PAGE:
What Is the Real Reason for High Gas Prices?

Tim Healey
by Tim Healey
what is the real reason for high gas prices

When gas prices spike, we argue.

It’s the current president’s fault. It’s the previous president’s fault. It’s about the Russian invasion of Ukraine, and on and on.

Now Yahoo! Finance columnist Rick Newman suggests that politics and war aren’t the problems, but simple economics are.

Newman says that while sanctions against Russian oil play a part, oil companies are reluctant to produce more oil because if they overproduce, they’ll see their profits sink.

He points to an oversupply situation that existed from 2015 to 2020, and how profits cratered during that time, before the coronavirus pandemic made the situation even worse.

There have been some calls for the Biden administration to allow for more drilling, but Newman cites a policy expert who says that it won’t matter: “The amount of oil and gas leasing the Biden administration has done makes absolutely no difference in the amount of oil and gas we’re producing right now,” said Samantha Gross, director of the energy security and climate initiative at the Brookings Institution. “These things take a while. The industry tends to have a backlog they’re figuring out what to do with.”

Newman also notes that the Biden admin has been criticized by environmentalists for allowing too much drilling, and that most drilling takes place on private land — meaning there’s no need for federal permits anyway.

I’m not defending or critiquing the admin here, nor am I evaluating Newman’s claims. While I/we do that sometimes here, I am not well-versed in the oil market enough to really know if he’s correct or not. But I did find the piece intriguing as a possible explainer for what’s happening with fuel prices.

I’m also a fan of Occam’s Razor — the simplest explanation is the most likely. It seems to me that for all the hullabaloo about fuel prices, it’s likely that simple business realities, and not political decisions, are the cause of high prices at the pump.

Newman may or may not be right, but it’s food for thought.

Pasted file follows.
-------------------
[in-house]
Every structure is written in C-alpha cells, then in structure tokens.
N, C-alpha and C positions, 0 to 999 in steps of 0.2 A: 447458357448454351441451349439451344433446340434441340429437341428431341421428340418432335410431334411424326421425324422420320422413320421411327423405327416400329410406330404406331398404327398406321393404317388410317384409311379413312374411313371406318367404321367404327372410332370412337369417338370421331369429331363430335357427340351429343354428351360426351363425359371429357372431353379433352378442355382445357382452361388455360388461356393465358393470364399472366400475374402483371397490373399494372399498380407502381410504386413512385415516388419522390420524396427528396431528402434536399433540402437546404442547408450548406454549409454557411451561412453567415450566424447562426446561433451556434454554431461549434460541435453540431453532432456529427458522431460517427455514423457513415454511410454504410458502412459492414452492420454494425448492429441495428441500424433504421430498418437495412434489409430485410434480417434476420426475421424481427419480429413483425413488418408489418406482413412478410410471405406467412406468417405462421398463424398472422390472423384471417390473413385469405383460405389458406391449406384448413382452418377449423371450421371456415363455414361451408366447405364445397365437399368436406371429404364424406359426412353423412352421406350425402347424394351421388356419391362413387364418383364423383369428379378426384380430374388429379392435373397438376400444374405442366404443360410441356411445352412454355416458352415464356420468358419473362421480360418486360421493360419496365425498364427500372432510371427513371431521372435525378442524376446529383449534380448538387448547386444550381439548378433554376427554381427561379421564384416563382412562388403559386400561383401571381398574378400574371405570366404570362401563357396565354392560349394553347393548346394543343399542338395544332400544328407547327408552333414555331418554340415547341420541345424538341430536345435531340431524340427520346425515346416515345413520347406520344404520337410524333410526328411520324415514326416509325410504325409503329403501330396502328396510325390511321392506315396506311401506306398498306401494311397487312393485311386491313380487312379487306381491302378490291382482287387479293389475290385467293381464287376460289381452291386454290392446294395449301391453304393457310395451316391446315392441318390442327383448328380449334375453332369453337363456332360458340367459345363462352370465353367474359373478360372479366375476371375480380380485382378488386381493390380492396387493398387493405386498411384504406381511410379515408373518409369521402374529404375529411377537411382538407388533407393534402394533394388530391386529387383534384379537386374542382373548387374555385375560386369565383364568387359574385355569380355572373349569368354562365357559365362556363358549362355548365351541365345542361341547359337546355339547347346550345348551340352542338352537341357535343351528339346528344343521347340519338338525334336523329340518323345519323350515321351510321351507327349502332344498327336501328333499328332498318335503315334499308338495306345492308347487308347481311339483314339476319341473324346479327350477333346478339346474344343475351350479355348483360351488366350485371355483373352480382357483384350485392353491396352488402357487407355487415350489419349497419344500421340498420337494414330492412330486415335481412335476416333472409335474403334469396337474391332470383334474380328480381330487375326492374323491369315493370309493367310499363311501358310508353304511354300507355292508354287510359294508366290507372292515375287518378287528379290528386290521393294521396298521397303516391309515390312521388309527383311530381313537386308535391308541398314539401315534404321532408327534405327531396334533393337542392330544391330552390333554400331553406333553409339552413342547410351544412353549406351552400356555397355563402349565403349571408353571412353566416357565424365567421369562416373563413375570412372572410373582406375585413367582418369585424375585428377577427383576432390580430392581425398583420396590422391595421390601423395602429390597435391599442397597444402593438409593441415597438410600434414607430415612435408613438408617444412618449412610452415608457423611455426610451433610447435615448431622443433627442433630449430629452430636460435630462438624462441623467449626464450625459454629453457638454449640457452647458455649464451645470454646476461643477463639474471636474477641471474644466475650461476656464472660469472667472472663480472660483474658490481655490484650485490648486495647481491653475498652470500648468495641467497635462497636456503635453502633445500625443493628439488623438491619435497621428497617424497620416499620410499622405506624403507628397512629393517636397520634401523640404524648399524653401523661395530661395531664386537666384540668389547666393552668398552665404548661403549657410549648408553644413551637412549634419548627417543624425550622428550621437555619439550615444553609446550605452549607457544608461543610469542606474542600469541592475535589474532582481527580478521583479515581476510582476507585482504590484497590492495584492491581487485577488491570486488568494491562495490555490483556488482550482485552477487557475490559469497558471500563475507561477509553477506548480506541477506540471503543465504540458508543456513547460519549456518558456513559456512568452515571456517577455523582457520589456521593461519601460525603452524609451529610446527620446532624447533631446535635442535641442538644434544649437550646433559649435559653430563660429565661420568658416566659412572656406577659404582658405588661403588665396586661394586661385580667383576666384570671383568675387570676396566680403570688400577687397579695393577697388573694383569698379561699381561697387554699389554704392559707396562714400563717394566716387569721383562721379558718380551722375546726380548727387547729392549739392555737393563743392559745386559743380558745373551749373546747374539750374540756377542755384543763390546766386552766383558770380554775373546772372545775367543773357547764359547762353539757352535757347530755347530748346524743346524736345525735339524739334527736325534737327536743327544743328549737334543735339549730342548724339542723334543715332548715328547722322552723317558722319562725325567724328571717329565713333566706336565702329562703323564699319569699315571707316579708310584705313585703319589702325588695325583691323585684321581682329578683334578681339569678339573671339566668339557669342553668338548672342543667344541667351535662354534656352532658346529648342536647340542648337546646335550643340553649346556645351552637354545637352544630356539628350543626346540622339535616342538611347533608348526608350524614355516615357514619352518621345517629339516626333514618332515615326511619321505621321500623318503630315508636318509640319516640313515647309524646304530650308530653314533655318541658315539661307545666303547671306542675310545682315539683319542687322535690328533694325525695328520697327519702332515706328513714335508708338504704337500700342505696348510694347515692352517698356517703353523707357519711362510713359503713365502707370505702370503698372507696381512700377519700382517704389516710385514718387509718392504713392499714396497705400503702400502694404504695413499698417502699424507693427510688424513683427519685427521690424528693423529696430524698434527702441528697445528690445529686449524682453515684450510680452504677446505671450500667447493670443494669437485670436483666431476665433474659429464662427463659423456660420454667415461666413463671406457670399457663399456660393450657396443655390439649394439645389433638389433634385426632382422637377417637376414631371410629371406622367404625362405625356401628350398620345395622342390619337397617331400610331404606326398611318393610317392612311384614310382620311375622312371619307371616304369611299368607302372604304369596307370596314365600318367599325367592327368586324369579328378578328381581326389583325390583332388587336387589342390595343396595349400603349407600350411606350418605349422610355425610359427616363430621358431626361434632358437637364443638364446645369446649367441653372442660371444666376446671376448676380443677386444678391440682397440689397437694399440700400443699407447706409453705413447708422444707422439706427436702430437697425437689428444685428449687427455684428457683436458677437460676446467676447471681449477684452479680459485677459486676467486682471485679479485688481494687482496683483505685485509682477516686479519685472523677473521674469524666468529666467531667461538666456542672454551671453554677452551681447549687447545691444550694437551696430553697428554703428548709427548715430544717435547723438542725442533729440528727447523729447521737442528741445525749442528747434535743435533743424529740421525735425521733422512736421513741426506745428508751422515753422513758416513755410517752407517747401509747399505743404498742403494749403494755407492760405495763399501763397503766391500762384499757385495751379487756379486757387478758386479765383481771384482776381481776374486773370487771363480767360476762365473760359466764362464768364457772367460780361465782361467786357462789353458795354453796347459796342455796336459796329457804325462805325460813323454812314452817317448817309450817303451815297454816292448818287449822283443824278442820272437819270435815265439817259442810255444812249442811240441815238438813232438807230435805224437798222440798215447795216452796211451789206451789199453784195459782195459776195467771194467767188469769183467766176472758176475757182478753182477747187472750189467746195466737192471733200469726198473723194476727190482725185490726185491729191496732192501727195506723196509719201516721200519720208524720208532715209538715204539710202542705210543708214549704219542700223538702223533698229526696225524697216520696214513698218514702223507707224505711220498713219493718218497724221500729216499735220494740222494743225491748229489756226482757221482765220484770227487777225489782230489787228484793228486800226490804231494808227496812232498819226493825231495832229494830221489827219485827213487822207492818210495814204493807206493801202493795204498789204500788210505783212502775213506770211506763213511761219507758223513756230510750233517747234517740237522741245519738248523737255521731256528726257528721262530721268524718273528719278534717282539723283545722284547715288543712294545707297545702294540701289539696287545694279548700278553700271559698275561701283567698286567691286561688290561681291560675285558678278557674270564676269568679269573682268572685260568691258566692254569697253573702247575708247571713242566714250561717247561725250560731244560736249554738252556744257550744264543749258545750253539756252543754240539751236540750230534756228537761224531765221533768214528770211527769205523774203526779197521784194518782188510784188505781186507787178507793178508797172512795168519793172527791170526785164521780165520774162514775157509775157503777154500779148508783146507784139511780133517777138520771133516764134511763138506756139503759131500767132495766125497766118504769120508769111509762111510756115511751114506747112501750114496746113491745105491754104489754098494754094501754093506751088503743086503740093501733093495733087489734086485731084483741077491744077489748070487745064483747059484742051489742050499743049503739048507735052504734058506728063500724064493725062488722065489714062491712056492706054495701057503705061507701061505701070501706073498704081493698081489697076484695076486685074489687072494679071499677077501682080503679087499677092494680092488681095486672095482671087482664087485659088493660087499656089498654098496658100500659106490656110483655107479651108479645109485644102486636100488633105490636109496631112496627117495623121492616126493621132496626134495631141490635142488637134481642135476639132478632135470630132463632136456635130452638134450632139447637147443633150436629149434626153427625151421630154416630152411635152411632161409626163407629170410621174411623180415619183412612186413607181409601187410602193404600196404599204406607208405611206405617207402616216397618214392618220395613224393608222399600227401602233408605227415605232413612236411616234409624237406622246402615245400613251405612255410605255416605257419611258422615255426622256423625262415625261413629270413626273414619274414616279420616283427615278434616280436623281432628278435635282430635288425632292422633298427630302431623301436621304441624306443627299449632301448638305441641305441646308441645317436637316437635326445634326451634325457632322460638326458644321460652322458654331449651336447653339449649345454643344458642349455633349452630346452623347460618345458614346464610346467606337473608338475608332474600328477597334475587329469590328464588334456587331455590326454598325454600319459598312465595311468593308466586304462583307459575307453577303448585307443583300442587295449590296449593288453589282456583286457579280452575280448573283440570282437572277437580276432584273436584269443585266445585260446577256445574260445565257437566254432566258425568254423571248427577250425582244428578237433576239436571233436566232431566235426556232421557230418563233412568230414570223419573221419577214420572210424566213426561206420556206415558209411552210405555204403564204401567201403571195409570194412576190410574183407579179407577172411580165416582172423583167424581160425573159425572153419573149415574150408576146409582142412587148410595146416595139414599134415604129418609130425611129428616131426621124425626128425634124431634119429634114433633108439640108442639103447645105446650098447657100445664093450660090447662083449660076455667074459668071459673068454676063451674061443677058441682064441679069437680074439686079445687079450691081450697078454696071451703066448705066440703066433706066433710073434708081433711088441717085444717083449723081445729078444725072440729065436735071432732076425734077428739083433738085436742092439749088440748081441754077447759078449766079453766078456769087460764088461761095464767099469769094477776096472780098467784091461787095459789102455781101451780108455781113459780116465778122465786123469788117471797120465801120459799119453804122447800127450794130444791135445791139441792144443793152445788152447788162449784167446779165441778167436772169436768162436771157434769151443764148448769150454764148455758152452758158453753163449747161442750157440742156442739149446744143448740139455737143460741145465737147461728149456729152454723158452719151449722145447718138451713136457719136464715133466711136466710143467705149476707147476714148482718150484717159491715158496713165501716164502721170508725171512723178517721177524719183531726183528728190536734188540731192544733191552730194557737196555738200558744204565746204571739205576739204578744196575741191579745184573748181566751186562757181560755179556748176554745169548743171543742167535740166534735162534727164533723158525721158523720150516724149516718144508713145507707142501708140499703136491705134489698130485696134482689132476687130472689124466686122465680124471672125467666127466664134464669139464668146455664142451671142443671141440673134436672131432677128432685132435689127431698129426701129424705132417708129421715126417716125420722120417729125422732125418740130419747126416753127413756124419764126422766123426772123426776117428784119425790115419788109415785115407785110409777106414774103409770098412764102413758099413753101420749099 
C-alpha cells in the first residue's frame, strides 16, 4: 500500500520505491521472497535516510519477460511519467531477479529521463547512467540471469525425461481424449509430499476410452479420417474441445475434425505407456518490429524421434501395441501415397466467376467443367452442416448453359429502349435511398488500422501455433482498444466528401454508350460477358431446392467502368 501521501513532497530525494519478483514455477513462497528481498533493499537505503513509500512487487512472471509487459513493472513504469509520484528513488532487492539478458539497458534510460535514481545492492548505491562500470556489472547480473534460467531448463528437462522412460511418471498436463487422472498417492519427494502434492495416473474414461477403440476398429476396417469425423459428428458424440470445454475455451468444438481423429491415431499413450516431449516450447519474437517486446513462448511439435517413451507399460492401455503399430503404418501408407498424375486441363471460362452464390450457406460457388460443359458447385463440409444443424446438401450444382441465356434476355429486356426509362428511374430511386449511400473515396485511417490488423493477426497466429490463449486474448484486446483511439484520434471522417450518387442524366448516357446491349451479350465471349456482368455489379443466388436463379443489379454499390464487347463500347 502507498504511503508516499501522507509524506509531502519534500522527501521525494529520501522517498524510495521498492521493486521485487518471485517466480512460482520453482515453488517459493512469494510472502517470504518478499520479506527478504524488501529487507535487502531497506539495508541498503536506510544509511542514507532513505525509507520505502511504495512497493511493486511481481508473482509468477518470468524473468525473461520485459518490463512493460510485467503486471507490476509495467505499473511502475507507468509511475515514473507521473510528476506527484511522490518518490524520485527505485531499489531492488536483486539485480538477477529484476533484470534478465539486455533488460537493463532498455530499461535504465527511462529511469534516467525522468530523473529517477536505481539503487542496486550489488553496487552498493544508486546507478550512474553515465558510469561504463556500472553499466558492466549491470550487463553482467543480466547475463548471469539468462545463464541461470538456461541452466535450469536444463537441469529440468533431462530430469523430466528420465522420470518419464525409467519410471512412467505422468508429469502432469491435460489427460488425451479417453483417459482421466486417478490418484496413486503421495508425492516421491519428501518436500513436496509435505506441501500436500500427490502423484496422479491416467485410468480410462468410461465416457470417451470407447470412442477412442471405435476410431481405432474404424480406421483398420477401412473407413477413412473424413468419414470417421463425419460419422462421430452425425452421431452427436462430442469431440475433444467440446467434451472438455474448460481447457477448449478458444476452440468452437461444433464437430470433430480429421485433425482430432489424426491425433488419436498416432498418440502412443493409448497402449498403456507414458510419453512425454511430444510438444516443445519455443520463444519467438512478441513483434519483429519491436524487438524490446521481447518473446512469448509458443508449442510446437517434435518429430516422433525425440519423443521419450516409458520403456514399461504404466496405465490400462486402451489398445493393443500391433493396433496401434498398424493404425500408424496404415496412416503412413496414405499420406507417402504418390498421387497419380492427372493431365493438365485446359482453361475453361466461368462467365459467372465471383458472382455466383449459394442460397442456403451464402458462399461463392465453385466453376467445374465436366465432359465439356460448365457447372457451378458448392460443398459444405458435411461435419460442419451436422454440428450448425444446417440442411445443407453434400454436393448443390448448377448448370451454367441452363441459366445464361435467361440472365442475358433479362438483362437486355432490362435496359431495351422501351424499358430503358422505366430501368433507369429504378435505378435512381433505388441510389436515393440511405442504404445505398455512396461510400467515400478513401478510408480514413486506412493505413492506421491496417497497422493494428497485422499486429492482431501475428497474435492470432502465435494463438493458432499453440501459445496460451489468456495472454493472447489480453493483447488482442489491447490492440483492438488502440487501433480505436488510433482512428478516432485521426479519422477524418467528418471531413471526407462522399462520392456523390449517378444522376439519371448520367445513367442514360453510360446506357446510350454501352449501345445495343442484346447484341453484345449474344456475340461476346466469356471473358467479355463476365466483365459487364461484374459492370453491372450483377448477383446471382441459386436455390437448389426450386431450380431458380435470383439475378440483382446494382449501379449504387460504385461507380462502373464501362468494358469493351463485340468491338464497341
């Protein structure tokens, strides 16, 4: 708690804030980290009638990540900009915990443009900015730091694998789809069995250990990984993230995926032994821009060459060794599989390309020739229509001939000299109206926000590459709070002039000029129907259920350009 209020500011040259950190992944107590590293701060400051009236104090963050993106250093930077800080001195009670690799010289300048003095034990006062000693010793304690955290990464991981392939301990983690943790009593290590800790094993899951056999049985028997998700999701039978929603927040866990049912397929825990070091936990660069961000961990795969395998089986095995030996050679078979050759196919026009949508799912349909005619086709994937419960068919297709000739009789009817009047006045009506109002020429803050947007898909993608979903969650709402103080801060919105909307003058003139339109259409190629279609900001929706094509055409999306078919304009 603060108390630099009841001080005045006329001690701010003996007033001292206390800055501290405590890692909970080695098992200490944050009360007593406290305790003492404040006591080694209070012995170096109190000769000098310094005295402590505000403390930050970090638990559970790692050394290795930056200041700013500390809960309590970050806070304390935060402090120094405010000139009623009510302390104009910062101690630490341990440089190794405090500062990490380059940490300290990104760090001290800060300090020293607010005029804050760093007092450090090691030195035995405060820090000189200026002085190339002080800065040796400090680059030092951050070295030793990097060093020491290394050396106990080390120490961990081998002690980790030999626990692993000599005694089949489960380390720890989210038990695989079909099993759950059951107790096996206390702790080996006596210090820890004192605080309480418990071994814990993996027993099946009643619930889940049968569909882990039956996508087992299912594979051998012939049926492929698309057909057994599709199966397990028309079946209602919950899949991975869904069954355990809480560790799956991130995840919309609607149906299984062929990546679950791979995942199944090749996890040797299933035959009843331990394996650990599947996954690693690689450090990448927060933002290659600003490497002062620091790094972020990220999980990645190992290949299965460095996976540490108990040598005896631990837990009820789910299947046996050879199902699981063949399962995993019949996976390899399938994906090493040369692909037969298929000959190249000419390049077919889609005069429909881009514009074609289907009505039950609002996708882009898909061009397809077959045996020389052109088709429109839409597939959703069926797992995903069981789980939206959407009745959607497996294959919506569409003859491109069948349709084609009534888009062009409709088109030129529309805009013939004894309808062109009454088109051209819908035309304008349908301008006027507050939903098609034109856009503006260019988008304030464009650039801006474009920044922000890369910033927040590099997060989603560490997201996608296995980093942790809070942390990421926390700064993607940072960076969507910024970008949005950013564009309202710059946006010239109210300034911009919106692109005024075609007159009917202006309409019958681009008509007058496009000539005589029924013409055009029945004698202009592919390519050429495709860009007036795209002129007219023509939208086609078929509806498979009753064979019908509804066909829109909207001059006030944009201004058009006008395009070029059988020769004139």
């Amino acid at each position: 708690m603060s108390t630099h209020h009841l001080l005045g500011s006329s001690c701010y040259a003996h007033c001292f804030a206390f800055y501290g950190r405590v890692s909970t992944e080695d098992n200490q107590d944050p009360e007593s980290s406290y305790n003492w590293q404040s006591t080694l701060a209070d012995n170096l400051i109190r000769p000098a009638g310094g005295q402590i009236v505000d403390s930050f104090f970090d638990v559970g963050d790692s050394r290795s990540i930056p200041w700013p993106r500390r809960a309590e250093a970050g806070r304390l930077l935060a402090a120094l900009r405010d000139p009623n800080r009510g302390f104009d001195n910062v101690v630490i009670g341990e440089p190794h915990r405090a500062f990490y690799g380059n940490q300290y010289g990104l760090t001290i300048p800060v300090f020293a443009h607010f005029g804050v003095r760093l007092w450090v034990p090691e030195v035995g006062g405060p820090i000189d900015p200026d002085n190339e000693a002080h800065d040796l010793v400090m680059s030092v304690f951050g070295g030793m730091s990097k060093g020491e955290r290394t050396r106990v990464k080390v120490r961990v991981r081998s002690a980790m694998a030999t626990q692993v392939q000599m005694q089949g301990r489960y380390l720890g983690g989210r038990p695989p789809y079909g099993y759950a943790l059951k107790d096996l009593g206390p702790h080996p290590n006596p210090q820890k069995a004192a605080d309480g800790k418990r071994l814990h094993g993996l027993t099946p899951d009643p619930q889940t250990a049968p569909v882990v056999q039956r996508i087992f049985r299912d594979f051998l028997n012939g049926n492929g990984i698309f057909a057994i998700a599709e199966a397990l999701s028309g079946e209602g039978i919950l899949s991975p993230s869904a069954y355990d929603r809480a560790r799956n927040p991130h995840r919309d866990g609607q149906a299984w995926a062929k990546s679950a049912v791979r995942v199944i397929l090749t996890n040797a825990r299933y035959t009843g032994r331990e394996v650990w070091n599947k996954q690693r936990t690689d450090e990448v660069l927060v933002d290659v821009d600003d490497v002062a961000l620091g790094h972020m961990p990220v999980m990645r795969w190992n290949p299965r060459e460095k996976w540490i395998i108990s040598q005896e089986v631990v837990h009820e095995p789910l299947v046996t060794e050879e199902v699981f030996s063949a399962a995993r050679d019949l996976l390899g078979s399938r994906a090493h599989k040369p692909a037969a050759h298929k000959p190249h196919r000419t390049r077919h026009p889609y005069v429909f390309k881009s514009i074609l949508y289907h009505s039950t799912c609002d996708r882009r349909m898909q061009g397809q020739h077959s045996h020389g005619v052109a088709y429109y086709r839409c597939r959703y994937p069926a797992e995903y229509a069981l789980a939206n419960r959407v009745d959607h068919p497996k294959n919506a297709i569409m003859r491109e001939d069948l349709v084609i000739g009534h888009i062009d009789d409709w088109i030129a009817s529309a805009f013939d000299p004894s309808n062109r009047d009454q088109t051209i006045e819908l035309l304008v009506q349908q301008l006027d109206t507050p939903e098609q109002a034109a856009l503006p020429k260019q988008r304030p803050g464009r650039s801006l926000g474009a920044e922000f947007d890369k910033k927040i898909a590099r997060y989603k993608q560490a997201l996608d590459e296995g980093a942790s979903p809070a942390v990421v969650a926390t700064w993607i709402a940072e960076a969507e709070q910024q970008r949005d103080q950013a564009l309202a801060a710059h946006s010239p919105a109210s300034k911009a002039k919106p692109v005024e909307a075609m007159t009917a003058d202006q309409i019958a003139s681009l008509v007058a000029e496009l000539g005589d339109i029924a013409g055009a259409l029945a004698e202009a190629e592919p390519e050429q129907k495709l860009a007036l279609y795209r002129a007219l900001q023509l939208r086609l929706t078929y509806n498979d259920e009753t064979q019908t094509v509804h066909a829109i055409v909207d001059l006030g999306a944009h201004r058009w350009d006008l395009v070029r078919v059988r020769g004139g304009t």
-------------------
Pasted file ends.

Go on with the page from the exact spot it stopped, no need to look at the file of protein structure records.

[Image: Shutterstock.com/ALPA PROD]

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  • Slap Slap on Mar 23, 2022

    I live in the DC area. The Trucker's Convoy people are upset that so many drivers are giving them the finger and telling them to go F themselves. I was out on the Beltway two weeks ago - I saw just 6 pickup trucks flying flags. I was out there again today and saw none.

    • See 1 previous
    • Art Vandelay Art Vandelay on Mar 24, 2022

      @teddyc73 wrong spot

  • FreedMike FreedMike on Mar 24, 2022

    By the way, in case anyone's still wondering why more oil production isn't happening, here's some data based on a survey done by the Dallas Fed of actual oil producers: https://www.dallasfed.org/research/surveys/des/2022/~/media/Images/research/surveys/des/2022/2201/des2201c5.png Almost 60% of them said that the key factor was pressure from their own investors and shareholders to keep oil prices high. No one's constraining their production - they're doing it on their own.

  • Inside Looking Out "And safety was enhanced generally via new reversing lamps and turn signals fitted as standard equipment."Did not get it, turn signals were optional in 1954?
  • Lorenzo As long as Grenadier is just a name, and it doesn't actually grenade like Chrysler UltraDrive transmissions. Still, how big is the market for grossly overpriced vehicles? A name like INEOS doesn't have the snobbobile cachet yet. The bulk of the auto market is people who need a reliable, economical car to get to work, and they're not going to pay these prices.
  • Lorenzo They may as well put a conventional key ignition in a steel box with a padlock. Anything electronic is more likely to lock out the owner than someone trying to steal the car.
  • Lorenzo Another misleading article. If they're giving away Chargers, people can drive that when they need longer range, and leave the EV for grocery runs and zipping around town. But they're not giving away Chargers, thy're giving away chargers. What a letdown. What good are chargers in California or Nashville when the power goes out?
  • Luke42 I'm only buying EVs from here on out (when I have the option), so whoever backs off on their EV plans loses a shot at my business.